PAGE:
We’ve seen drones with GoPro cameras that can be programmed as “follow cam” flyers, and now this drone software from the University of Zurich can be used to identify trails using artificial intelligence. The University of Zurich project is based around search and rescue scenarios; according to the designers the drone’s speed and accuracy makes it “more effective than human trackers.” I’m not sure I buy that just yet, but as a mountain biker and trail mapper I can see some other interesting use cases for this technology.
Of course this would take all the fun out of mapping unknown mountain bike trails but in theory, you could unleash a drone on a trail just to see where it goes. Battery life is a serious constraint with today’s drones, so mapping epic backcountry routes might not be possible. Still, this could be really interesting, especially in places where trail networks are still informal and largely unknown to mountain bikers.
If a done can be programmed to recognize a path, then it should be able to recognize when that path is blocked or damaged. Imagine scheduling a regular drone recon mission over a trail to see if there are any trouble spots that need to be addressed. The drone could not only note the location of the blockage but it could also send back images so trail workers know what tools to bring (for example, a chainsaw, or just some clippers.)
Yes, I guess this would mean the robots are coming for everyone’s job, even the professional mountain bike guides. But if a drone can follow a trail (even an unfamiliar one), mountain bikers could follow the drone to make sure they stay on track. Admittedly this is a pretty narrow use case; most drone trail guides would be better suited to following a pre-set (and known) route loaded ahead of time.
Some trails that are overgrown or rarely used can become hard to see and follow, so if a drone is more accurate than human eyes at picking up subtle clues like soil indentation, this could be helpful. In this situation, a drone might also allow riders to go faster since they don’t have to constantly scan to see where the trail leads.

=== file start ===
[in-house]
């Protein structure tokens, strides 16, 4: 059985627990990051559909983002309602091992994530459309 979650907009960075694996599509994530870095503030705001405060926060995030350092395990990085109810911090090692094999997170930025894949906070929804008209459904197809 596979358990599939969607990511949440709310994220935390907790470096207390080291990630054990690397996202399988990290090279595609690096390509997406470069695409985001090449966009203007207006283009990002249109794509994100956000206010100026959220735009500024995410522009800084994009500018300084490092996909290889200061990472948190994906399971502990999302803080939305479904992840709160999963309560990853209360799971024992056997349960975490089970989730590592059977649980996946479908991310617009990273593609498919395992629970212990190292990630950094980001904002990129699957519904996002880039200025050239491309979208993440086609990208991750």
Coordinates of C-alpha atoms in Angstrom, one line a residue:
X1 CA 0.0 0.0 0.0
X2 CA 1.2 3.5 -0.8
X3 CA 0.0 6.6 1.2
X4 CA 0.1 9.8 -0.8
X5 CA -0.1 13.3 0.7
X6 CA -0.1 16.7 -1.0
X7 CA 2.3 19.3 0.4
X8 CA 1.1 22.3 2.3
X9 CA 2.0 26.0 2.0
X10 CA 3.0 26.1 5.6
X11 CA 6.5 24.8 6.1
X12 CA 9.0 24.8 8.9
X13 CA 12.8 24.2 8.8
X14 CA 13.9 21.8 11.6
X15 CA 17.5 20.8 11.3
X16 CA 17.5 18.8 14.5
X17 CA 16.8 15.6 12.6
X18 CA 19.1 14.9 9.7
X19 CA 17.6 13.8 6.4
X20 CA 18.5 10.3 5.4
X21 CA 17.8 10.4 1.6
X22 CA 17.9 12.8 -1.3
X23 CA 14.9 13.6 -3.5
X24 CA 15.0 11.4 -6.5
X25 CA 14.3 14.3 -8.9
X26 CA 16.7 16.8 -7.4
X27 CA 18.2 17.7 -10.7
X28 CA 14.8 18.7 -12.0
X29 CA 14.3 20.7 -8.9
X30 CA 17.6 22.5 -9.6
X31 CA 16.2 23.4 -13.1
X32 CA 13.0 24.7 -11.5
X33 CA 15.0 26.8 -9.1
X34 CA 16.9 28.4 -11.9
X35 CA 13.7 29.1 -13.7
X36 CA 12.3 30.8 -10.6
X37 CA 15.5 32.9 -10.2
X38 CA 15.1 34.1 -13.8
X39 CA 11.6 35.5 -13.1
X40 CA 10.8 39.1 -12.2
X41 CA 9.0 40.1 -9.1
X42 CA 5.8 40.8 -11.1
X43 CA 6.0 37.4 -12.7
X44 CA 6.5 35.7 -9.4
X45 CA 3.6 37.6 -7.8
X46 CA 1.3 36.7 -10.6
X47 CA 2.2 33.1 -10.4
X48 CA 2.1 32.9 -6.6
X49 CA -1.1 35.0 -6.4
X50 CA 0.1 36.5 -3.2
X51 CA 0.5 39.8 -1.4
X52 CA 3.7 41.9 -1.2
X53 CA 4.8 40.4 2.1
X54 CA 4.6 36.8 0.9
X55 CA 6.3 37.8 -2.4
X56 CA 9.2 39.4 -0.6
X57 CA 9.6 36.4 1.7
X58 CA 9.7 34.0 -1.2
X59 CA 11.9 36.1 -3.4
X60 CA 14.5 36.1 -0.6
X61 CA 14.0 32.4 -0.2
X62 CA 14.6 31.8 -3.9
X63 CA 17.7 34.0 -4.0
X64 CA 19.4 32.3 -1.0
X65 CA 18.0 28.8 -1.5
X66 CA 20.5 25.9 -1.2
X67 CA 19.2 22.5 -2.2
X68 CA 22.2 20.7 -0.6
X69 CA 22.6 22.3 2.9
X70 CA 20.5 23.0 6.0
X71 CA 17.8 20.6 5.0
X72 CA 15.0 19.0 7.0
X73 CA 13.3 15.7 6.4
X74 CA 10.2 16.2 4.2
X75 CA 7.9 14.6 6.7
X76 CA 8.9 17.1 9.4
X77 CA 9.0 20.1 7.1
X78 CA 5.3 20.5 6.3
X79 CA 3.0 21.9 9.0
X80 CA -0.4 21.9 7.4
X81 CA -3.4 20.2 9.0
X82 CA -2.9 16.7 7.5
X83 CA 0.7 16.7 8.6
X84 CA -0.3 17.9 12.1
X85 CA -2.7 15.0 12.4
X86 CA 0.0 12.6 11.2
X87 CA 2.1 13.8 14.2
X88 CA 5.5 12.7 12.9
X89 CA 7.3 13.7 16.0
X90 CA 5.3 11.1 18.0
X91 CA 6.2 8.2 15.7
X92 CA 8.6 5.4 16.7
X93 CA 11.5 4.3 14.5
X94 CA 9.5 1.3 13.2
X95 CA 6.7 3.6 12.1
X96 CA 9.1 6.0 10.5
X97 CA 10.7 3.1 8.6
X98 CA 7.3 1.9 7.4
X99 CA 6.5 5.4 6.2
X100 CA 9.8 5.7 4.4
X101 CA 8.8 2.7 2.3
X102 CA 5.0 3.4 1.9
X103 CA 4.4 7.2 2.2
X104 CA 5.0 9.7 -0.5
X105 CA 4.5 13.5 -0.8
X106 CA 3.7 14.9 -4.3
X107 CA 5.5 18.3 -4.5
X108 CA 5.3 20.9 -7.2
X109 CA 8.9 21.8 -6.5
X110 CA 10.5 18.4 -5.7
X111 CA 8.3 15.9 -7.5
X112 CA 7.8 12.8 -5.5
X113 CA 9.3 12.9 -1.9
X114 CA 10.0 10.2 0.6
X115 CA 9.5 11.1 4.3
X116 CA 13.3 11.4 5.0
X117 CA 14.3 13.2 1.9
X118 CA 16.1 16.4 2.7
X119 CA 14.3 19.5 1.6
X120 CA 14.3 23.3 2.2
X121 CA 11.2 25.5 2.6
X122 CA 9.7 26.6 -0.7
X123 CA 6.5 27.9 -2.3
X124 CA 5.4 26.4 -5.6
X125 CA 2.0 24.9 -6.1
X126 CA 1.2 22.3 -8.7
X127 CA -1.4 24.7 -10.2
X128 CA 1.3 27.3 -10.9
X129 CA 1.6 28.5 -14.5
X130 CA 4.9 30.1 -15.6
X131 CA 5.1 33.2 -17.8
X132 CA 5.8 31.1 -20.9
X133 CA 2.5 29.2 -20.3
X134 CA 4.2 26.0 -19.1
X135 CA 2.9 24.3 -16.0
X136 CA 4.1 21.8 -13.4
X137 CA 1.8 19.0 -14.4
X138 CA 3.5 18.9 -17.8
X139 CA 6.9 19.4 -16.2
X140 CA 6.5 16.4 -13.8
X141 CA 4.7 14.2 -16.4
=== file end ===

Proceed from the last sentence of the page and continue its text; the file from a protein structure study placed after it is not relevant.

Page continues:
Mountain bikers (and mountain bike websites like Singletracks.com) have attempted to rate the technical difficulty of trails for years with varying degrees of success. The thing is, most riders’ own technical ratings of trails are subjective, even when viewed through a framework like the one IMBA has developed. But a drone could quantify every square inch of a trail: how wide it is, how tall obstacles are, where bridges are located, etc. This data could then be crunched to give an objective and exact difficulty rating.
Every now and then we hear from a company that’s working on Google Street View-style mountain bike trail coverage (heck, even Google Street View is going places like the Bright Angel trail in the Grand Canyon.) An autonomous trail-following drone would be the perfect tool for building a set of trail photos and videos for a virtual trail experience. My personal opinion? I’d much rather see the trail in person than experience it in virtual reality. Still, some might be interested in experiencing trails in this way.
Your turn: How would you like to see this trail-following drone used for mountain biking?